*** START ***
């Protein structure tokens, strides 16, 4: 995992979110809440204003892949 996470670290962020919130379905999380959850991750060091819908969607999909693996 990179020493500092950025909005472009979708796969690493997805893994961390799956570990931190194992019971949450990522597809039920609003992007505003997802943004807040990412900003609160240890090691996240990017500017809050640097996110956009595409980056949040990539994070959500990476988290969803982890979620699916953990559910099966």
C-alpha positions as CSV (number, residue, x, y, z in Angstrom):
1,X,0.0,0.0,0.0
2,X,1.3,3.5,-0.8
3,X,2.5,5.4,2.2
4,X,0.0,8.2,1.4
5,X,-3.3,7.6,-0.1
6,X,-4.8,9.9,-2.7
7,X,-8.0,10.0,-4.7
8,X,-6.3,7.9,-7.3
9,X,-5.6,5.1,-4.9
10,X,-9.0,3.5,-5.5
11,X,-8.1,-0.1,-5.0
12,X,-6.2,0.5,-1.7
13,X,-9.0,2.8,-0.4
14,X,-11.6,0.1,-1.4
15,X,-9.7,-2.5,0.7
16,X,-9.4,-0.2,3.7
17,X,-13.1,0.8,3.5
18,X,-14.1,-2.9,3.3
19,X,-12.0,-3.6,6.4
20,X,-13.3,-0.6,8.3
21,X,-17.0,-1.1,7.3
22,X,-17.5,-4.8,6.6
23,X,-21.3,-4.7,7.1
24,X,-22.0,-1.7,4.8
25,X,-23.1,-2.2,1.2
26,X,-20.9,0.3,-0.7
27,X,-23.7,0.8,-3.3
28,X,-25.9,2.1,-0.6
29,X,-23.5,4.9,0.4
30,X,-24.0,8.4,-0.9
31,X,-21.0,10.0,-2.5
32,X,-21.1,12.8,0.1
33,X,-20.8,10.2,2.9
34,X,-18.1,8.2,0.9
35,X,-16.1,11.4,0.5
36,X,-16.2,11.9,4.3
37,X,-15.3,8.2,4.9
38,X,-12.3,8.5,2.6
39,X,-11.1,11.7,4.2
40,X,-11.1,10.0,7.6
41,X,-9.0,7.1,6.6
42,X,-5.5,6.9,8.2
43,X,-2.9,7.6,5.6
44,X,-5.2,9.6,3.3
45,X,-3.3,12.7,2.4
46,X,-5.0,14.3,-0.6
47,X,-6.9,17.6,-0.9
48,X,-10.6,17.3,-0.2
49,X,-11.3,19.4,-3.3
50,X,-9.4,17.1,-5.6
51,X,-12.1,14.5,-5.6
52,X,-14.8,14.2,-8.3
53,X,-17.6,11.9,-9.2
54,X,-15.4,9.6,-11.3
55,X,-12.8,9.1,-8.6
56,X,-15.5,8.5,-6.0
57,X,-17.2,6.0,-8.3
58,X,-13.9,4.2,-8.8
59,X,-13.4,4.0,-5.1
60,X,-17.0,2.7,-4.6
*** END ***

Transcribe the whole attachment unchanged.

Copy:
């Protein structure tokens, strides 16, 4: 995992979110809440204003892949 996470670290962020919130379905999380959850991750060091819908969607999909693996 990179020493500092950025909005472009979708796969690493997805893994961390799956570990931190194992019971949450990522597809039920609003992007505003997802943004807040990412900003609160240890090691996240990017500017809050640097996110956009595409980056949040990539994070959500990476988290969803982890979620699916953990559910099966």
C-alpha positions as CSV (number, residue, x, y, z in Angstrom):
1,X,0.0,0.0,0.0
2,X,1.3,3.5,-0.8
3,X,2.5,5.4,2.2
4,X,0.0,8.2,1.4
5,X,-3.3,7.6,-0.1
6,X,-4.8,9.9,-2.7
7,X,-8.0,10.0,-4.7
8,X,-6.3,7.9,-7.3
9,X,-5.6,5.1,-4.9
10,X,-9.0,3.5,-5.5
11,X,-8.1,-0.1,-5.0
12,X,-6.2,0.5,-1.7
13,X,-9.0,2.8,-0.4
14,X,-11.6,0.1,-1.4
15,X,-9.7,-2.5,0.7
16,X,-9.4,-0.2,3.7
17,X,-13.1,0.8,3.5
18,X,-14.1,-2.9,3.3
19,X,-12.0,-3.6,6.4
20,X,-13.3,-0.6,8.3
21,X,-17.0,-1.1,7.3
22,X,-17.5,-4.8,6.6
23,X,-21.3,-4.7,7.1
24,X,-22.0,-1.7,4.8
25,X,-23.1,-2.2,1.2
26,X,-20.9,0.3,-0.7
27,X,-23.7,0.8,-3.3
28,X,-25.9,2.1,-0.6
29,X,-23.5,4.9,0.4
30,X,-24.0,8.4,-0.9
31,X,-21.0,10.0,-2.5
32,X,-21.1,12.8,0.1
33,X,-20.8,10.2,2.9
34,X,-18.1,8.2,0.9
35,X,-16.1,11.4,0.5
36,X,-16.2,11.9,4.3
37,X,-15.3,8.2,4.9
38,X,-12.3,8.5,2.6
39,X,-11.1,11.7,4.2
40,X,-11.1,10.0,7.6
41,X,-9.0,7.1,6.6
42,X,-5.5,6.9,8.2
43,X,-2.9,7.6,5.6
44,X,-5.2,9.6,3.3
45,X,-3.3,12.7,2.4
46,X,-5.0,14.3,-0.6
47,X,-6.9,17.6,-0.9
48,X,-10.6,17.3,-0.2
49,X,-11.3,19.4,-3.3
50,X,-9.4,17.1,-5.6
51,X,-12.1,14.5,-5.6
52,X,-14.8,14.2,-8.3
53,X,-17.6,11.9,-9.2
54,X,-15.4,9.6,-11.3
55,X,-12.8,9.1,-8.6
56,X,-15.5,8.5,-6.0
57,X,-17.2,6.0,-8.3
58,X,-13.9,4.2,-8.8
59,X,-13.4,4.0,-5.1
60,X,-17.0,2.7,-4.6